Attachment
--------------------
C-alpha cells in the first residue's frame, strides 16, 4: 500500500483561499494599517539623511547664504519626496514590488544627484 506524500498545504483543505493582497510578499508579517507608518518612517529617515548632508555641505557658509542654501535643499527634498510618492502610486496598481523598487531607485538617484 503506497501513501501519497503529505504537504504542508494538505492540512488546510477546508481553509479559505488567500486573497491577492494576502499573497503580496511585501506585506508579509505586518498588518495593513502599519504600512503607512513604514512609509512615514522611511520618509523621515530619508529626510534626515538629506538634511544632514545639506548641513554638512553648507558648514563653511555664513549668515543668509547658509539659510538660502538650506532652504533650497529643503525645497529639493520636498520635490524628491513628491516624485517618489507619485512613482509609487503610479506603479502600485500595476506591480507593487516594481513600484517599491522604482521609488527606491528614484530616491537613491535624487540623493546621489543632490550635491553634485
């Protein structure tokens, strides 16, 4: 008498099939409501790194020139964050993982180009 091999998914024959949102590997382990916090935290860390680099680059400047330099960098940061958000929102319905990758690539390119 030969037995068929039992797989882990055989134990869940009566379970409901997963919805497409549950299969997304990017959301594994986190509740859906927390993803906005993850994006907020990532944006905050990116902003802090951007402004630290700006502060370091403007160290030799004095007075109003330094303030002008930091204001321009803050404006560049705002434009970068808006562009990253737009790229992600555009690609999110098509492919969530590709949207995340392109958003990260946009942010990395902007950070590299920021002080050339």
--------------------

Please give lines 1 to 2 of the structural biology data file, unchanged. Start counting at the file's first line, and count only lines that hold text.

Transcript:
C-alpha cells in the first residue's frame, strides 16, 4: 500500500483561499494599517539623511547664504519626496514590488544627484 506524500498545504483543505493582497510578499508579517507608518518612517529617515548632508555641505557658509542654501535643499527634498510618492502610486496598481523598487531607485538617484 503506497501513501501519497503529505504537504504542508494538505492540512488546510477546508481553509479559505488567500486573497491577492494576502499573497503580496511585501506585506508579509505586518498588518495593513502599519504600512503607512513604514512609509512615514522611511520618509523621515530619508529626510534626515538629506538634511544632514545639506548641513554638512553648507558648514563653511555664513549668515543668509547658509539659510538660502538650506532652504533650497529643503525645497529639493520636498520635490524628491513628491516624485517618489507619485512613482509609487503610479506603479502600485500595476506591480507593487516594481513600484517599491522604482521609488527606491528614484530616491537613491535624487540623493546621489543632490550635491553634485
């Protein structure tokens, strides 16, 4: 008498099939409501790194020139964050993982180009 091999998914024959949102590997382990916090935290860390680099680059400047330099960098940061958000929102319905990758690539390119 030969037995068929039992797989882990055989134990869940009566379970409901997963919805497409549950299969997304990017959301594994986190509740859906927390993803906005993850994006907020990532944006905050990116902003802090951007402004630290700006502060370091403007160290030799004095007075109003330094303030002008930091204001321009803050404006560049705002434009970068808006562009990253737009790229992600555009690609999110098509492919969530590709949207995340392109958003990260946009942010990395902007950070590299920021002080050339």